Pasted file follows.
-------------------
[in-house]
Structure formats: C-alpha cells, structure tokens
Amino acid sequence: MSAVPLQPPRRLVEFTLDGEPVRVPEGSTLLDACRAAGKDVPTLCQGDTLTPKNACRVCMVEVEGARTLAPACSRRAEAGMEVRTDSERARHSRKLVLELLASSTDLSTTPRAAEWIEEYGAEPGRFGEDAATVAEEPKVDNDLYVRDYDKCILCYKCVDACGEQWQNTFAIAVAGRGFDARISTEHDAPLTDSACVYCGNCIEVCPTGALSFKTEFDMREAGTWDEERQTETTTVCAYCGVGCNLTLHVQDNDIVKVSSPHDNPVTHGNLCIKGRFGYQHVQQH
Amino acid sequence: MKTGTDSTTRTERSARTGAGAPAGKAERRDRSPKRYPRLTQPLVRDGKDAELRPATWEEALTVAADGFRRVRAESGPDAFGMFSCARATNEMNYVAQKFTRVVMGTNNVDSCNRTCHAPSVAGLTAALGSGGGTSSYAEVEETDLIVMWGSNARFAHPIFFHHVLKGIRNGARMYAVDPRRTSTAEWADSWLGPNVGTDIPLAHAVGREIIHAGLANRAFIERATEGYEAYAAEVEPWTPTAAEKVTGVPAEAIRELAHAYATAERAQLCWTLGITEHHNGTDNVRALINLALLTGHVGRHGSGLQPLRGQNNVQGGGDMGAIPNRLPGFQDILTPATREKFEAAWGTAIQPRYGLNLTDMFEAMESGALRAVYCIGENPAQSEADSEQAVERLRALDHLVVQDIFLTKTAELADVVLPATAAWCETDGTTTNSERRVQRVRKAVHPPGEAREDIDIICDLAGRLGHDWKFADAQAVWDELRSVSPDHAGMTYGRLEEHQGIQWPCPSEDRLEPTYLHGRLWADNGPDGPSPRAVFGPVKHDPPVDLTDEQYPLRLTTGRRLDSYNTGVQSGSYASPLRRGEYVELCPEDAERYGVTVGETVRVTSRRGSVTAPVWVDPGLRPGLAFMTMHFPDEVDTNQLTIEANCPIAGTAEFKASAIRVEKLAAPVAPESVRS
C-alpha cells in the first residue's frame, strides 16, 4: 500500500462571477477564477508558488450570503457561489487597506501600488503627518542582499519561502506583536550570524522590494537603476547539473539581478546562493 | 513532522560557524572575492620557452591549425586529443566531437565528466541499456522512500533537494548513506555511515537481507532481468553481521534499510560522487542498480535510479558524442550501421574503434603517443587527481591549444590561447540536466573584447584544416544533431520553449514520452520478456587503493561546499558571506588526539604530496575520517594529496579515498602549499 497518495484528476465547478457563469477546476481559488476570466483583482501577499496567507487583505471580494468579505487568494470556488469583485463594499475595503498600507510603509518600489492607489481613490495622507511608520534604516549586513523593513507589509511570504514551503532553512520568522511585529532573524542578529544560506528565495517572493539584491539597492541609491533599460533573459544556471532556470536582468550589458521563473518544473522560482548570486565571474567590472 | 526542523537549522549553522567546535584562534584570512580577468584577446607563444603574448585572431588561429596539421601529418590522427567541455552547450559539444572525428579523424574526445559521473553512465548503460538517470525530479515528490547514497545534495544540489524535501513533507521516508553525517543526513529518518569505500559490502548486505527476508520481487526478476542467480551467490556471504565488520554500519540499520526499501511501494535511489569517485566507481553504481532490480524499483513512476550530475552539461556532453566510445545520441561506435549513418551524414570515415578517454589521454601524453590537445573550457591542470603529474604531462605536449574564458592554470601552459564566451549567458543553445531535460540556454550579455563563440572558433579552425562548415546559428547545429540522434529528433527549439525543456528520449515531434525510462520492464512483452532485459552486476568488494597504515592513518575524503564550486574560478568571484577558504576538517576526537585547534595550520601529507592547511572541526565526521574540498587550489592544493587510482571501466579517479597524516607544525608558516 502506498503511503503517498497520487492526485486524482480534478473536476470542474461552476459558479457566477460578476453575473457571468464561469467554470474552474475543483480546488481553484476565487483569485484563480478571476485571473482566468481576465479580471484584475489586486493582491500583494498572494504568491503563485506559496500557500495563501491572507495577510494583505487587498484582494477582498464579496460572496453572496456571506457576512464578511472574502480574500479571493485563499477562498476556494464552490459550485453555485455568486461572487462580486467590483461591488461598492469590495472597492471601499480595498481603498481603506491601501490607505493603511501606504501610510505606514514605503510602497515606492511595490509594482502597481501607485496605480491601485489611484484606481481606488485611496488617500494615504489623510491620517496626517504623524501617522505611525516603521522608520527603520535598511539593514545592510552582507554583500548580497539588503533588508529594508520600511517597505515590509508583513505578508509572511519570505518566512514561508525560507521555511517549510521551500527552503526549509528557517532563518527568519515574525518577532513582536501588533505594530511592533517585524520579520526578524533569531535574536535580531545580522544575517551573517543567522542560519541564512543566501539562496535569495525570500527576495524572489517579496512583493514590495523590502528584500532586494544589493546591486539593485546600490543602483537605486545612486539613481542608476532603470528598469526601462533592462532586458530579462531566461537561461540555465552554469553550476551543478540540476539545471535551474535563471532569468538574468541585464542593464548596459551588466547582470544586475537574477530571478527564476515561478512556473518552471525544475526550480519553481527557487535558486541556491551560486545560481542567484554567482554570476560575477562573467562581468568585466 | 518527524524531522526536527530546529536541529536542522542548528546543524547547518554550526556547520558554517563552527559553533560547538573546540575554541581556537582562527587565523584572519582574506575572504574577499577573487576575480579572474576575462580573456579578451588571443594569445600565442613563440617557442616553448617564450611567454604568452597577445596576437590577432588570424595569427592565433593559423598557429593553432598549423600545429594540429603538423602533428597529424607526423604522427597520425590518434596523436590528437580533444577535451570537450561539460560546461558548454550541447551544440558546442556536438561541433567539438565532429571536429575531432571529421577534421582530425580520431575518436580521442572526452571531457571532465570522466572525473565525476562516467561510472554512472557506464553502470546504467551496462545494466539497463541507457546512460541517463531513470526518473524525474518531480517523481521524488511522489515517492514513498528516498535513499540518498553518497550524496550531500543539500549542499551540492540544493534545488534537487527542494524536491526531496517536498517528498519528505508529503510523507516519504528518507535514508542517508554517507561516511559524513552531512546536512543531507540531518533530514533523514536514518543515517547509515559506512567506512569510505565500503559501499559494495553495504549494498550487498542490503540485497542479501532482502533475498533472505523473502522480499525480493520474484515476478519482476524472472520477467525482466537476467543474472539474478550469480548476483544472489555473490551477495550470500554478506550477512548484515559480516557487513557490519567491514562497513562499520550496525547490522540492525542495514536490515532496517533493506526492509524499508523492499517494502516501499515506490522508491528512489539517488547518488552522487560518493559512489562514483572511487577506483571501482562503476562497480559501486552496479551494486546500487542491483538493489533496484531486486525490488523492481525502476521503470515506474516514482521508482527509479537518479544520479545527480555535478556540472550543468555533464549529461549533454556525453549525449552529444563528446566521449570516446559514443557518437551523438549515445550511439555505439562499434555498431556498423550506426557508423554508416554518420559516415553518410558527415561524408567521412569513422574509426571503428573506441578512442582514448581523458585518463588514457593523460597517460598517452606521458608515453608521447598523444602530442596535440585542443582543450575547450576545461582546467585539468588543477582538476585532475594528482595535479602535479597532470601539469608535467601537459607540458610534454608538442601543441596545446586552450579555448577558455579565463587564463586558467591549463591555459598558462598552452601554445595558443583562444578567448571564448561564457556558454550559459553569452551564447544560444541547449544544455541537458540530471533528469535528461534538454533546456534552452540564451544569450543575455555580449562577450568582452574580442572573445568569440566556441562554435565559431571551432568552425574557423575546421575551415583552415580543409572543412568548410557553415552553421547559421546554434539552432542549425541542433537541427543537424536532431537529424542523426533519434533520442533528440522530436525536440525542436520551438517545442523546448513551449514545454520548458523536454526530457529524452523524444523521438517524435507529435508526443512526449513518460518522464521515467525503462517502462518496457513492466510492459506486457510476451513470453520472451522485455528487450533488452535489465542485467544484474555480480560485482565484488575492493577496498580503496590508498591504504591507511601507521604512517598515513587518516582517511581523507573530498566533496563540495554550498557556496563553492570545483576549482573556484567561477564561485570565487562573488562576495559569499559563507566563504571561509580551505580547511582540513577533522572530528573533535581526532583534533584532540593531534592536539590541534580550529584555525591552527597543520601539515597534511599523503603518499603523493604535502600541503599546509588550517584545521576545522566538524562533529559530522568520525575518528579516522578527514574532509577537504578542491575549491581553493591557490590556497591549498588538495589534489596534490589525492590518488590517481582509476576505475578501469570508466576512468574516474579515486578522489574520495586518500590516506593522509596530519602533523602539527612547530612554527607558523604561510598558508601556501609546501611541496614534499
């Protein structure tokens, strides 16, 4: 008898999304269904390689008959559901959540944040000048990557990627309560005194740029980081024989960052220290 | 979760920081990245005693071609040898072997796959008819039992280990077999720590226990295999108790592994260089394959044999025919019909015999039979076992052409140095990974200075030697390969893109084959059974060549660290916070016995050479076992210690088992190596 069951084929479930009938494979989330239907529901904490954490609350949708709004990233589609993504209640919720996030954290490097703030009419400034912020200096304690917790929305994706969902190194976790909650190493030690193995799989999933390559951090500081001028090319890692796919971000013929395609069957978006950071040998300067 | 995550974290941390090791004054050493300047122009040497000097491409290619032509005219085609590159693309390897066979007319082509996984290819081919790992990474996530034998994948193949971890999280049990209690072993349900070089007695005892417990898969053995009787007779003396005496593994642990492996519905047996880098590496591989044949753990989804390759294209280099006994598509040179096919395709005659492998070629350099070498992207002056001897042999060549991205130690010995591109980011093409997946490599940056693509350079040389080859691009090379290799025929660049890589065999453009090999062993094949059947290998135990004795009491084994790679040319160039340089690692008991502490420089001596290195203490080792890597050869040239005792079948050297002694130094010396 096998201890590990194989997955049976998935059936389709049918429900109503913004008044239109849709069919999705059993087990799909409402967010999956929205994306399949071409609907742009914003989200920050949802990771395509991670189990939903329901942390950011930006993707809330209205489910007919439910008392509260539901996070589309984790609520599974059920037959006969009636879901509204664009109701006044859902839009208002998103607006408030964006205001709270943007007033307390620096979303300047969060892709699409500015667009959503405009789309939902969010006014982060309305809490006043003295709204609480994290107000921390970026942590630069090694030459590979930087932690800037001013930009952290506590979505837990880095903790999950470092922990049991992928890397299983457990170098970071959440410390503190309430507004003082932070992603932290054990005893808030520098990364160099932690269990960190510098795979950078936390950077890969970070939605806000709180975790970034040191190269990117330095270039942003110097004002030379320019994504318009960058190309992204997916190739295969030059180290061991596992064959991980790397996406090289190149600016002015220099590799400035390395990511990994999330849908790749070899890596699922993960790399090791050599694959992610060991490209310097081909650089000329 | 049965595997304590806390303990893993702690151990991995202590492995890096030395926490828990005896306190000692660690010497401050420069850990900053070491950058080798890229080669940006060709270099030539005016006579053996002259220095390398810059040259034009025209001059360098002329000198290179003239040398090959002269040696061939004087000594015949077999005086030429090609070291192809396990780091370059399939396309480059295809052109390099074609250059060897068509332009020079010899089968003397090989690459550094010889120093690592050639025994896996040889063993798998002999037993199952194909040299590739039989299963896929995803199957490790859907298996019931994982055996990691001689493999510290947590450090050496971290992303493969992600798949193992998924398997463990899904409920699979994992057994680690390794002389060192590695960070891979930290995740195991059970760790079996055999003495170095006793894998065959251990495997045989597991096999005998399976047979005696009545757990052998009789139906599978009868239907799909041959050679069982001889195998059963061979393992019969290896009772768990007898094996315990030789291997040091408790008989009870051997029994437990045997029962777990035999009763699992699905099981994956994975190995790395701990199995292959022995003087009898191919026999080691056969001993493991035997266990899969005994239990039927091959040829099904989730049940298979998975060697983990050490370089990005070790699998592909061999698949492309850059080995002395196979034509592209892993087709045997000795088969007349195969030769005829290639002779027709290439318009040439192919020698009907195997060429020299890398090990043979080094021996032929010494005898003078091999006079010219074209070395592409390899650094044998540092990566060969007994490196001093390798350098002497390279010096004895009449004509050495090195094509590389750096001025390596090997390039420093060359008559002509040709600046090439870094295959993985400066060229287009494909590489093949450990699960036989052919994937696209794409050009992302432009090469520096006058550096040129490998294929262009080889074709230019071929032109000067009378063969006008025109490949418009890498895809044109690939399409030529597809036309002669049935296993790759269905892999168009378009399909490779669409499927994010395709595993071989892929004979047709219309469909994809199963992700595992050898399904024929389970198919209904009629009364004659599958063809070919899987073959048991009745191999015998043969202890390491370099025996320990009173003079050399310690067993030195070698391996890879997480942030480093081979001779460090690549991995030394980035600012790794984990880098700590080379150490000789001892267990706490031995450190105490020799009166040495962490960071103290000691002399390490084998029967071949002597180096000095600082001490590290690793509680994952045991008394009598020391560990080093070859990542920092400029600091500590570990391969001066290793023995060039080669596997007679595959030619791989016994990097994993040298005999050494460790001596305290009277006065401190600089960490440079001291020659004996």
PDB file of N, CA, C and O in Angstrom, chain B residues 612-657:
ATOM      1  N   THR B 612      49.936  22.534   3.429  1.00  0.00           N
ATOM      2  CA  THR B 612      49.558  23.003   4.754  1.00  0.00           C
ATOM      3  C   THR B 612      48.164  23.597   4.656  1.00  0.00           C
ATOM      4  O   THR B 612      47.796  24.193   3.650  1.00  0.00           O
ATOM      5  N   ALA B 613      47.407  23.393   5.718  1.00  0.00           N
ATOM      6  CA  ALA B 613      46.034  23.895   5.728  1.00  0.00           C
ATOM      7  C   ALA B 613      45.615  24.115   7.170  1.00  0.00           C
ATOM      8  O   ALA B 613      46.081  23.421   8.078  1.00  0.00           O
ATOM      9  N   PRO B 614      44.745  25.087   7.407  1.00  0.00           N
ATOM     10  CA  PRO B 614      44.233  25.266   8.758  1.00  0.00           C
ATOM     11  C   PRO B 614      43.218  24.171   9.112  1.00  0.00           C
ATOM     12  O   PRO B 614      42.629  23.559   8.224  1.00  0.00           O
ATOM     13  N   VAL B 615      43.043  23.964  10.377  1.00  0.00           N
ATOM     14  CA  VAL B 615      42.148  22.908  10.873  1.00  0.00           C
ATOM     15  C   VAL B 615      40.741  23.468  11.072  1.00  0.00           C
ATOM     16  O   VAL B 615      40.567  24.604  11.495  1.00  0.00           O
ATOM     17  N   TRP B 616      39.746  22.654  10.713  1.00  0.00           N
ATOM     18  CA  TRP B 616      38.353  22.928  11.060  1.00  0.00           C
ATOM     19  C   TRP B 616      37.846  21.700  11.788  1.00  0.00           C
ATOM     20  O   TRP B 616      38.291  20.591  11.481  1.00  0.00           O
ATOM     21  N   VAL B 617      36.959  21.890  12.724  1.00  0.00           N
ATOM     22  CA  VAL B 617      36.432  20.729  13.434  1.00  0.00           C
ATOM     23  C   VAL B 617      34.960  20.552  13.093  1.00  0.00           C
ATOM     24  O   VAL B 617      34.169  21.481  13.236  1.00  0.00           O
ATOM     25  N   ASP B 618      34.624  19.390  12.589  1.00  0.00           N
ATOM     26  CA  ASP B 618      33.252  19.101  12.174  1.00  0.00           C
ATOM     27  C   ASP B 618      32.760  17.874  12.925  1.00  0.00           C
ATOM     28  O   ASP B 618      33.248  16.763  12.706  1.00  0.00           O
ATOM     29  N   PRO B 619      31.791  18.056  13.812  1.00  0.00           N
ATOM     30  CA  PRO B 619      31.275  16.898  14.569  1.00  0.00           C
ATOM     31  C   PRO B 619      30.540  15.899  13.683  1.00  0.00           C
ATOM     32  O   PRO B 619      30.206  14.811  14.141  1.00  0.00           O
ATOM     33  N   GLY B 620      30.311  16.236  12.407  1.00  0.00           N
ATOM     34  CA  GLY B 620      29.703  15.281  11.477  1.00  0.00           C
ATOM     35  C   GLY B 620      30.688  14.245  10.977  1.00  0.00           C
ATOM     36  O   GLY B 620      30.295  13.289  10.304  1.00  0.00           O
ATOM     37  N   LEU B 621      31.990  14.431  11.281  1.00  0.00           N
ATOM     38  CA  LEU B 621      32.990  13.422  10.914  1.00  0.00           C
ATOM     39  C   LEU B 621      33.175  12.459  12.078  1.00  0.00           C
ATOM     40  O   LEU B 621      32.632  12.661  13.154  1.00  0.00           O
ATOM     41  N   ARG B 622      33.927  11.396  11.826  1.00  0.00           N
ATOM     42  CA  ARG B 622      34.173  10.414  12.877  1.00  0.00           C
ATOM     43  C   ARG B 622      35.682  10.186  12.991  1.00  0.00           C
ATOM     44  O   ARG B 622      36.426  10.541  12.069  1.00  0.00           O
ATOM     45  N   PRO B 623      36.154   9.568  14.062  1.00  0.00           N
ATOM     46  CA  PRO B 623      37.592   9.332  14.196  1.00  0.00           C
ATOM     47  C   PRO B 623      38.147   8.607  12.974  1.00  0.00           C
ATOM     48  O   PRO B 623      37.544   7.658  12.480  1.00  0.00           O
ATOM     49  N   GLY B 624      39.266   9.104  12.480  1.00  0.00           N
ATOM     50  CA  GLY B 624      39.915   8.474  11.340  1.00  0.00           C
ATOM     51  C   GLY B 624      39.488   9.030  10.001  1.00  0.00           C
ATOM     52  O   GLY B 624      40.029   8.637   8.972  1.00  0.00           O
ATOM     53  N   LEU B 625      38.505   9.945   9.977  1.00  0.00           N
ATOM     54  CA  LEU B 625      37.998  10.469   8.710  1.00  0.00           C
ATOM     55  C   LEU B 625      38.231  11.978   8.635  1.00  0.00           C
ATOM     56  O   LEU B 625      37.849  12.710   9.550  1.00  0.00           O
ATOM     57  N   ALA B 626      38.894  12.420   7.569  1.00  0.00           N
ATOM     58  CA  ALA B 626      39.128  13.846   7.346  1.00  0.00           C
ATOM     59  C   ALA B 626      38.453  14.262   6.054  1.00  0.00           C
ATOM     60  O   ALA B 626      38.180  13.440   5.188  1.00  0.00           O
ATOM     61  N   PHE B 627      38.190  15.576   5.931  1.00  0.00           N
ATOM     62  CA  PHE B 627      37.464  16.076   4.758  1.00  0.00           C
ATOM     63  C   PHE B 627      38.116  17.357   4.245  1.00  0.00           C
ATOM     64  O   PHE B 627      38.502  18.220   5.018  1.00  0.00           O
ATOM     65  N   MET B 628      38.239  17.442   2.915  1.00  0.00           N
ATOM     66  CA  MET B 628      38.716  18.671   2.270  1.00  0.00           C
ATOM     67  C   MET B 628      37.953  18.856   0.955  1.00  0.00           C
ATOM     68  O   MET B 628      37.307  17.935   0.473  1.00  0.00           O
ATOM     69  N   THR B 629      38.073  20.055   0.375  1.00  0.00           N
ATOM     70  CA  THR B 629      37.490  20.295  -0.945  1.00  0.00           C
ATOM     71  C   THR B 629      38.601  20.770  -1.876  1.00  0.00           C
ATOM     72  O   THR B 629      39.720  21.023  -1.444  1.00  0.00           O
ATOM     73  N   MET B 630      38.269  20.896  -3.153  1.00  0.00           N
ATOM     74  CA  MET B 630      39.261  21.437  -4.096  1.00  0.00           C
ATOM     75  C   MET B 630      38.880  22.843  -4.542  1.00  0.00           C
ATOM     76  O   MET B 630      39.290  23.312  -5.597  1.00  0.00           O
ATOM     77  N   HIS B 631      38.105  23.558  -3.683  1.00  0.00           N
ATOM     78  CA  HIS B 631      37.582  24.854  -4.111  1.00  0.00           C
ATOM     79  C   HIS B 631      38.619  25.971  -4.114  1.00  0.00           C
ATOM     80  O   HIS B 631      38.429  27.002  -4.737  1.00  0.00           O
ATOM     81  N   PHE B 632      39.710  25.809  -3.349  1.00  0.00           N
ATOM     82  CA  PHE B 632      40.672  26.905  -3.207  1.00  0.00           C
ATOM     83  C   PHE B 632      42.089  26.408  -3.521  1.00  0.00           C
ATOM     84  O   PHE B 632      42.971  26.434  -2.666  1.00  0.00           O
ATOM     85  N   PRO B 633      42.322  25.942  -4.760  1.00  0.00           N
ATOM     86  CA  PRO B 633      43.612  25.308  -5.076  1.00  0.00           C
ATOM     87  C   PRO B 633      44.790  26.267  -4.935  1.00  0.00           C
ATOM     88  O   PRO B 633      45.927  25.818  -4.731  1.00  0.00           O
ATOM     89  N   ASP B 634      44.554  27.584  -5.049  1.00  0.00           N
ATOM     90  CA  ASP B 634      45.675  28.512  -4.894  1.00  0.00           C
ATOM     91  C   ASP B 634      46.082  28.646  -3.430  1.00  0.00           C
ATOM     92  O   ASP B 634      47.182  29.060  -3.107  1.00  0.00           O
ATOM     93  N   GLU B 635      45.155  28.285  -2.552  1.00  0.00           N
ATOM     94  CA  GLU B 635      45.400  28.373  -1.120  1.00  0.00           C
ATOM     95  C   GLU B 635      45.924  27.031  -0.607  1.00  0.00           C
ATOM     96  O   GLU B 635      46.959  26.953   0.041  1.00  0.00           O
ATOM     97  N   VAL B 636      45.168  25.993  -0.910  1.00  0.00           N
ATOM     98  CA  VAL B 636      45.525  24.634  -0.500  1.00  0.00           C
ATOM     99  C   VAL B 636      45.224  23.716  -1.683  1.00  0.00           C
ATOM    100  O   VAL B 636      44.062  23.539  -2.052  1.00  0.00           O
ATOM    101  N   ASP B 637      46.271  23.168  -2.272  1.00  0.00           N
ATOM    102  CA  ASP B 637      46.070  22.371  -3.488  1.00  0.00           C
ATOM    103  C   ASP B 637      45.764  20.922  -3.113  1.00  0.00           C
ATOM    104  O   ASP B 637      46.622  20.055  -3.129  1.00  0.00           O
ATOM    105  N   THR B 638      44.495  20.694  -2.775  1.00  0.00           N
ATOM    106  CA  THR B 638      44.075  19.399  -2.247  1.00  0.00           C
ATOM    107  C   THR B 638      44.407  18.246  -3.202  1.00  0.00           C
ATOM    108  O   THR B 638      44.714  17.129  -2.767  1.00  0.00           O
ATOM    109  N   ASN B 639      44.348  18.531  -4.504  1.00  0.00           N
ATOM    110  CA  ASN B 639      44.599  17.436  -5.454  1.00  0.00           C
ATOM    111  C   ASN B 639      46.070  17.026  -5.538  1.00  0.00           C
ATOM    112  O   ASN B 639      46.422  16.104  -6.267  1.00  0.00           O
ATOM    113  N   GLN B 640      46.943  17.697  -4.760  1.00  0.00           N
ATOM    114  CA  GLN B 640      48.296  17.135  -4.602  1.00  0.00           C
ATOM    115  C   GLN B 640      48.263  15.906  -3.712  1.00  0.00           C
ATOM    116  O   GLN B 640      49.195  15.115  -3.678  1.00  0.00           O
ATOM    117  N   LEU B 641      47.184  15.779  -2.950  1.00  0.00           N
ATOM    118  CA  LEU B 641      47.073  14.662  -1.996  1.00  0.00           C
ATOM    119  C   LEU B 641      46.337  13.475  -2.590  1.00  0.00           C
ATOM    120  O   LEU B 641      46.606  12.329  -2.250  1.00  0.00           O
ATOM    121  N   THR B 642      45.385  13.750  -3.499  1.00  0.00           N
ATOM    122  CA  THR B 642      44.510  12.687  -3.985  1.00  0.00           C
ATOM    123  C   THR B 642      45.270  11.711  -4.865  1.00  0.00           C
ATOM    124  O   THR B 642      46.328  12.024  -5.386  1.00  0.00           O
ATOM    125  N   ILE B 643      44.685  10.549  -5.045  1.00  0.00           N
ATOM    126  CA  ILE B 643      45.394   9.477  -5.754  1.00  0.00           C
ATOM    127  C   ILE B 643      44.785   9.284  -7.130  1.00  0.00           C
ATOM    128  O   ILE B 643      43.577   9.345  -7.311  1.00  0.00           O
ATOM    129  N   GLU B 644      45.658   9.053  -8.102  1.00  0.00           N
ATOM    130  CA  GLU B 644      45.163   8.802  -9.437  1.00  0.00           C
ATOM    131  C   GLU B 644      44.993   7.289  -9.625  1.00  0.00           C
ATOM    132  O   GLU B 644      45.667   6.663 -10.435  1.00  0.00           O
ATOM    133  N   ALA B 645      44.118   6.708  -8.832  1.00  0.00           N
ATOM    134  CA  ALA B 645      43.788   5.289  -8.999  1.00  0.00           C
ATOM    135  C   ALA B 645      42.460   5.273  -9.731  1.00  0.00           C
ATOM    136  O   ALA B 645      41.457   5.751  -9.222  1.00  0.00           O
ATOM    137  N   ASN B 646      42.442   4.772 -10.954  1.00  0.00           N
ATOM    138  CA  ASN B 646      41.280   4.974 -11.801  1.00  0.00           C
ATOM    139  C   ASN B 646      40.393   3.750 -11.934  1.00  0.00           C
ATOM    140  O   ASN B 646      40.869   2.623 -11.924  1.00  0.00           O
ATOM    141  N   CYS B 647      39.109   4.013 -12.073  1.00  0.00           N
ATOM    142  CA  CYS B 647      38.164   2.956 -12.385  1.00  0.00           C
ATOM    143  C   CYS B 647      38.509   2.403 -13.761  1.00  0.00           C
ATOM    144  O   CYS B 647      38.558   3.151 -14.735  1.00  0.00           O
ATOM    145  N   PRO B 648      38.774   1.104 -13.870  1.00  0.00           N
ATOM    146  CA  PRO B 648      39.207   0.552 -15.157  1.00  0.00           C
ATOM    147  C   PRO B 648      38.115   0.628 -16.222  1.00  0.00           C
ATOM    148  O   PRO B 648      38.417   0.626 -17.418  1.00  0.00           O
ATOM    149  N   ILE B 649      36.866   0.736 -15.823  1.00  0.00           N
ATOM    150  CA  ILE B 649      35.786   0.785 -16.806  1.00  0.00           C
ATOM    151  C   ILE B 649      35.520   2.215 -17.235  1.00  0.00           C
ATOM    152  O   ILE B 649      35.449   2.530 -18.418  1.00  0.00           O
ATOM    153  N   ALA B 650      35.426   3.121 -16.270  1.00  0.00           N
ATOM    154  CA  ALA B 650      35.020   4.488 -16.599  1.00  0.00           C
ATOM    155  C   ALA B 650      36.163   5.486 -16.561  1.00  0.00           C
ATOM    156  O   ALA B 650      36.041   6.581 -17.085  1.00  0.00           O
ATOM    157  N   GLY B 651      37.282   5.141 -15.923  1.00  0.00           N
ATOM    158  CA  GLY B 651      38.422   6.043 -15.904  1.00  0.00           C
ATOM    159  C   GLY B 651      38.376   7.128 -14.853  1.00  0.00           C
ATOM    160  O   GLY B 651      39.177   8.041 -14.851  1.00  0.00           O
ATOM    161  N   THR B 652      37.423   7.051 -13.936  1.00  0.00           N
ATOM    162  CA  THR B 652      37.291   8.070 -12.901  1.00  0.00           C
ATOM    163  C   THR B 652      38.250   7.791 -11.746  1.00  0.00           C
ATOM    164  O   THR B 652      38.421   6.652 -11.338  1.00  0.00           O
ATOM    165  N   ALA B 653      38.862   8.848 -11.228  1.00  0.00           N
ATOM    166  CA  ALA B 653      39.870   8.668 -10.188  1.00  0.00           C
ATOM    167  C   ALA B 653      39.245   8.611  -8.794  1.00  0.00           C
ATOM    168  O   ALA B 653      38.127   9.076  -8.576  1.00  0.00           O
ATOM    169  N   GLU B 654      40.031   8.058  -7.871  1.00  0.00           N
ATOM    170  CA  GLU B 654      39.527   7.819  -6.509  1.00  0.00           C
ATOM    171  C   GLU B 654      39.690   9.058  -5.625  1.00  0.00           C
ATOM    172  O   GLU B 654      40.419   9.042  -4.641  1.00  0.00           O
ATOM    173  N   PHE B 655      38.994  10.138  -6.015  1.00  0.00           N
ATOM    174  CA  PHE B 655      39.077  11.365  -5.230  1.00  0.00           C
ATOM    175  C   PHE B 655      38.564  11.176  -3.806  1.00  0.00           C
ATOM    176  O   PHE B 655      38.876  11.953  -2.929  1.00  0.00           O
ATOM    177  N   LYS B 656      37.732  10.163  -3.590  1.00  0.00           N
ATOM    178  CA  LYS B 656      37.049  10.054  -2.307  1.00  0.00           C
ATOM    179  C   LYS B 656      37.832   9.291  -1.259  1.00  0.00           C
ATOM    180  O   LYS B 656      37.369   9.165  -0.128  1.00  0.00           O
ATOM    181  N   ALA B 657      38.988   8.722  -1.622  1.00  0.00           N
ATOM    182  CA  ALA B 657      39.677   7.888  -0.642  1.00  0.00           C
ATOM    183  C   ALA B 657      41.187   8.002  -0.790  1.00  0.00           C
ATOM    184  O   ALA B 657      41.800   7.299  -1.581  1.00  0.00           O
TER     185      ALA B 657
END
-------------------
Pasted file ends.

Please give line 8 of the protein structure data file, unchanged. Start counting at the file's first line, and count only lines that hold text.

ATOM      1  N   THR B 612      49.936  22.534   3.429  1.00  0.00           N